When friends and I walked into the new Mas Malo last weekend, we weren't prepared for the gorgeousness — or the sheer size — of the space. The marble floor and ornate cream-colored ceiling with its curlicues in relief seemed to stretch the length of a football field, with a staircase and a mezzanine at the far end (with its own bar). Burnished hardwood lined the walls.
"Is this, was this...," one of my guests searched for the word, "Rex?" — referring to the late great Rex, which was set in a glamorous old haberdashery on Olive Street. No, it isn't. But it turns out the address was once a fancy jewelry store in the '20s.
A host leads us to our table near the bar, where people are four deep trying to get a drink and other people seem to know the drill and head directly downstairs to the canteen furnished with basket chairs and more than 300 tequilas and a couple of dozen mescals.
Our server has to bend low to hear and be heard. Poor guy: He must be hoarse by the end of the night because this, I am quite sure, is the loudest restaurant in L.A. "It's the tequila," my guest volunteers. "When people drink tequila, they get loud." Oh, maybe that's why that table of six all had their phones out: They were texting one another across the table. I finish my organic Margarita made with agave nectar and lime juice, the least-sweet margarita in house, according to our waiter. Another?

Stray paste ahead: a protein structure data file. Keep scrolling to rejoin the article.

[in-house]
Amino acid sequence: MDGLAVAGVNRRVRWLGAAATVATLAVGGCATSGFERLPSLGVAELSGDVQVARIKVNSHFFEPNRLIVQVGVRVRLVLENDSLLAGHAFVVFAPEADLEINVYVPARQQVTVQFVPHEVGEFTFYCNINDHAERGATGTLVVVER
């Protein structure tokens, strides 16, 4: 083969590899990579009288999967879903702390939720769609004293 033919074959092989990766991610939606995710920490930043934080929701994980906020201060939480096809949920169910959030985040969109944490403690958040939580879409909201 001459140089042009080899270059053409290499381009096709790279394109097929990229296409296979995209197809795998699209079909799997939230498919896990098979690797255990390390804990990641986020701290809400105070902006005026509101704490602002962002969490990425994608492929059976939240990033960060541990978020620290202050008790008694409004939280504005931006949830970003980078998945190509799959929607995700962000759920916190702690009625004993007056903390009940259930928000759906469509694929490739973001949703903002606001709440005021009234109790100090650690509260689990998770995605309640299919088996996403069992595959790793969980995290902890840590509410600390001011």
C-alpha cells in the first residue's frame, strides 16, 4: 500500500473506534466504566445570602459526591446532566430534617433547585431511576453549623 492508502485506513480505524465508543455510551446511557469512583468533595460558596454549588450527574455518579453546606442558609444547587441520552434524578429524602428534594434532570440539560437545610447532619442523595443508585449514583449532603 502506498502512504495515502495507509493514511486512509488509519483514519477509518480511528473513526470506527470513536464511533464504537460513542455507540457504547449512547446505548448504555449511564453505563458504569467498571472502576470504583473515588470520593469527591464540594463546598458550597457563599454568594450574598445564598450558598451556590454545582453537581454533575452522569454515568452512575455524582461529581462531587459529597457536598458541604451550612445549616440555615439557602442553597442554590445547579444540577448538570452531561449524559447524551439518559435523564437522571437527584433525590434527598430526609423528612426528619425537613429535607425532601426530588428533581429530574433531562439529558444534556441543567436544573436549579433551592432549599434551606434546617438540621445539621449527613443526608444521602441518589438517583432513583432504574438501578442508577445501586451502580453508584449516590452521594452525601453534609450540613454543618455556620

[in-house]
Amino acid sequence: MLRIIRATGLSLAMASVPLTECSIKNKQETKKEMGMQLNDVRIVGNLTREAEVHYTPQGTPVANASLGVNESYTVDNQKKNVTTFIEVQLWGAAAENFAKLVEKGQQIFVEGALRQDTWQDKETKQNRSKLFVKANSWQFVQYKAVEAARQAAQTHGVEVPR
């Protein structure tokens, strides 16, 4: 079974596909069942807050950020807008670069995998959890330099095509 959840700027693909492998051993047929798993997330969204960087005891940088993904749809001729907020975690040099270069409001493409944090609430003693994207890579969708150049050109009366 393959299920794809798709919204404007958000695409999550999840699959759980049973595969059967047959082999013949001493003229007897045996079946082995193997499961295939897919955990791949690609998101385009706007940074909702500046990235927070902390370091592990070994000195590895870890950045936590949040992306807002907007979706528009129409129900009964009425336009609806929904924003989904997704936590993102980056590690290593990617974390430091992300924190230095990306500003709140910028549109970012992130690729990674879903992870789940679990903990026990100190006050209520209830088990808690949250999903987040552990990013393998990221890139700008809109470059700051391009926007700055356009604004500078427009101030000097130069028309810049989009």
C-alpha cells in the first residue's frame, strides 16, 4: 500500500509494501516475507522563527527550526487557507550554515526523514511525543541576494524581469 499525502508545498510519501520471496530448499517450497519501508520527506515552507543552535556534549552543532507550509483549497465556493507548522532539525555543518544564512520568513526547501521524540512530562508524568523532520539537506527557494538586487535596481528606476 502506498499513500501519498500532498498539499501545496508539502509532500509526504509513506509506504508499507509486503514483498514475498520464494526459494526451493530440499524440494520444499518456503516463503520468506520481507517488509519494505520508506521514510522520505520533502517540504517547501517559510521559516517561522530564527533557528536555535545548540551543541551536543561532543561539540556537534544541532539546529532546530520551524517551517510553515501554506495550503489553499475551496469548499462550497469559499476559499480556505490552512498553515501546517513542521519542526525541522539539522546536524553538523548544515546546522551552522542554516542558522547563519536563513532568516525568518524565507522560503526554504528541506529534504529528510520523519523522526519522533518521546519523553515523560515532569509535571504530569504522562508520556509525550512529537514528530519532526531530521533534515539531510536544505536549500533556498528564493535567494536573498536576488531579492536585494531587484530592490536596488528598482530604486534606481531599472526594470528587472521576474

As for Mas Malo's menu, it's affordable and familiar, especially so if you frequent the original Malo in Silver Lake. Flavors in a flight of five salsas are clean and bright. But couldn't the kitchen manage freshly fried chips instead of these ordinary ones? Chef Robert Luna gives his Tijuana Caesar a twist with pepitas, jalapenos and crumbled cotija cheese: nice. He turns carne asada into a salad too. For the truly hungry, there are large-scale tortas (sandwiches), including goat barbacoa and carnitas marinated in Coca-Cola. (It helps to tenderize the meat.) Pollo Yucateca, grilled chicken marinated in achiote and citrus, is one of the lighter main course choices, along with the smoky Oaxacan shrimp in a chile and cream sauce. Soon the table is littered in the warm tortillas' aluminum foil wrappers.
The kitchen gets the straightforward Mexican fare out, I have to say. But the noise is so intense, it shuts down your senses, making it hard to enjoy the food. As it gets later (on weekends Mas Malo stays open till midnight), more and more people file in hoping to make the scene, a delirious downtown L.A. melting pot.
Night time in the big city.